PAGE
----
enough, a state policeman who asked not to be identified said that investigators foundnumerous photographs of municipal police officers at the residence involved, an apparenthit list of officials sentenced to death. Further intelligence revealed that each of thephotographs listed the officer's name and assigned location, along with maps to theirhomes.The Mexican presidential spokesman at the time, Ruben Aguilar, said federal efforts to
stop the violence in Nuevo Laredo “had been successful.” A week later another city official
of Nuevo Laredo, City Councilman Leopoldo Ramos Ortega, was shot dead as heinnocently sat in his truck. Ramos also chaired the council's security committee.A false complacency began as a man named Omar Pimentel was then selected as Nuevo
e chief, replacing Alejandro Dominguez who was killed in a hail of gunfire on
his first day on the job. Pimentel stated that he himself was “not looking for bad guys tofight, nights on patrol, (or) raids” –
and no crime scenes for him. “I have simply come
here as a political figure for the Mayor.”
In Nuevo Laredo nearly 200 people were murdered in 2005, and other victims simplyvanished. What was just as appalling is that nearly 20 police officers, including the chief of police and city councilman, had been gunned down.
President Calderon’s administration inherited an existing “drug war.” The sophisticated
armaments, tactics and the aggressive nature of a previously, practically, untouched drugcartel hierarchy began to diabolically confront local police, political officials, and themilitary head-on with superior firepower. Local police became useless as many of theirrank and file simply fled. Local Mexican law enforcement was no match for this powerdirected against them.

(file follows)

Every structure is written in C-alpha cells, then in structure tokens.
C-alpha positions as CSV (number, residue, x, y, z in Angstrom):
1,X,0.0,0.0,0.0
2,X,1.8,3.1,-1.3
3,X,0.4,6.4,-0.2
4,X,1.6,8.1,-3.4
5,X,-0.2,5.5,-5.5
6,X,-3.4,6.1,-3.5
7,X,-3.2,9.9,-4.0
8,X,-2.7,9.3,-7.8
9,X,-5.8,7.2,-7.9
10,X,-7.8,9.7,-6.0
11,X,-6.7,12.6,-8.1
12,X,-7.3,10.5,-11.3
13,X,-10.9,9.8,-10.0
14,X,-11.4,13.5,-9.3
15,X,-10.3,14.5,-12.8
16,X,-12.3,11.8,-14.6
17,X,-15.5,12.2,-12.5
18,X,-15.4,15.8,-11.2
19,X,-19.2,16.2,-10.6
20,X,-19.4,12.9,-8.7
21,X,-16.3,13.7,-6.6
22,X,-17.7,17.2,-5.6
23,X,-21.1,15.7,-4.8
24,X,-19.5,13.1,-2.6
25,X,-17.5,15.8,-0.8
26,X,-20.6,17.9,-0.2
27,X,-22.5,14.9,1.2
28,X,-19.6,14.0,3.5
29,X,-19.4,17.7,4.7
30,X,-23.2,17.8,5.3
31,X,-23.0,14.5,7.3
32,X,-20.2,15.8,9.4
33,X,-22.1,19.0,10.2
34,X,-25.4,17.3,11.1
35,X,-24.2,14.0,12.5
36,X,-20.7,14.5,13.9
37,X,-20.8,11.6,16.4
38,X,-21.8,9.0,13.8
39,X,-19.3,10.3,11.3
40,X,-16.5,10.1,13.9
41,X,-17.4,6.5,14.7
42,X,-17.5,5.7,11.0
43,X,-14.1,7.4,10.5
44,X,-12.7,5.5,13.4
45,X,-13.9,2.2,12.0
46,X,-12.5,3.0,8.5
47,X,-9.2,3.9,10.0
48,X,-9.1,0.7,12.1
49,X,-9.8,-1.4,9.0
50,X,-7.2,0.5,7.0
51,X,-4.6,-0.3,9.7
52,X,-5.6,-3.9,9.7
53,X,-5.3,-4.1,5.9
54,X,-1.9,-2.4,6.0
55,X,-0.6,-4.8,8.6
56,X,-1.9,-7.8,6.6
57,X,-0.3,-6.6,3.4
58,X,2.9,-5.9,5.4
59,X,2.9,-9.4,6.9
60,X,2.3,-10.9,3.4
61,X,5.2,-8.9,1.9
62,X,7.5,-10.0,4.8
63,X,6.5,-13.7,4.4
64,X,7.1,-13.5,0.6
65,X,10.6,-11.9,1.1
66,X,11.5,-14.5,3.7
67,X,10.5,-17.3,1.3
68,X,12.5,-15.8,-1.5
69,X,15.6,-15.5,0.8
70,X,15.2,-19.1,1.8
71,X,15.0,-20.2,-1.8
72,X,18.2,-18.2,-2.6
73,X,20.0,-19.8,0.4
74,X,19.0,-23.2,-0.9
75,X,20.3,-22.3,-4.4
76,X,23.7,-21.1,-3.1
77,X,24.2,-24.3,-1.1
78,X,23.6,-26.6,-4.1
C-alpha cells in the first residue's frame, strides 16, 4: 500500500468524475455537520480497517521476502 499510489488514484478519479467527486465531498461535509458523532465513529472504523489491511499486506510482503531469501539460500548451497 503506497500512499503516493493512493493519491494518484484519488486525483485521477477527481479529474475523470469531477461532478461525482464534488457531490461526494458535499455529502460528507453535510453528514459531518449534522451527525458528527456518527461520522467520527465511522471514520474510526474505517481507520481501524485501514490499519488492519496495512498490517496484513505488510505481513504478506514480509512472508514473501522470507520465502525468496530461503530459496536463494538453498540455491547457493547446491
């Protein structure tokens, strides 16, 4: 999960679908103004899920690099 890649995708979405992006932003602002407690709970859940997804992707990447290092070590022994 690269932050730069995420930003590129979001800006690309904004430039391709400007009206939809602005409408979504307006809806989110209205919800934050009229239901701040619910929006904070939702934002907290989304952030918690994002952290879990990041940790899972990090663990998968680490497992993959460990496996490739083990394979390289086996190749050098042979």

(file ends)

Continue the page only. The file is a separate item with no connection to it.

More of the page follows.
Under President Calderon’s direction the Mexican military and federal police became
increasingly successful in carrying out operations to remove top cartel leaders. Mexico'sarmed forces number about 225,000, and some of their military roles include not onlynational defense, but narcotics control. The Mexican Congress passed legislation in 2009expanding the investigative and intelligence capabilities of the Federal Police, which itself has expanded from 20,000 personnel to approximately 34,000.
Mexico’s political apparatus must work to achieve common ground on understanding the
real threats to the Mexican homeland. Failure to do so and act strategically could certainlyresult in a failed state.This century, transnational organized crime groups have flourished throughout the world,copying legitimate business practices, forming strategic alliances and pursuing jointventures. They are threatening the autonomy of states. The infiltration and forging of alliances with corrupt government officials remains a critical component.With corruption and organized crime as close allies for success, the Mexican governmentmust continue its efforts to reorganize local police forces to effectively coordinate with thetactical power and expertise of the military and federal police. The welfare and safety of Mexico is at stake, and dependent on elected officials to do the right thing.
erry Brewer is C.E.O. of Criminal Justice International Associates, a global threat mitigation firm headquartered in northern Virginia. His website is located at www.cjiausa.org.TWITTER: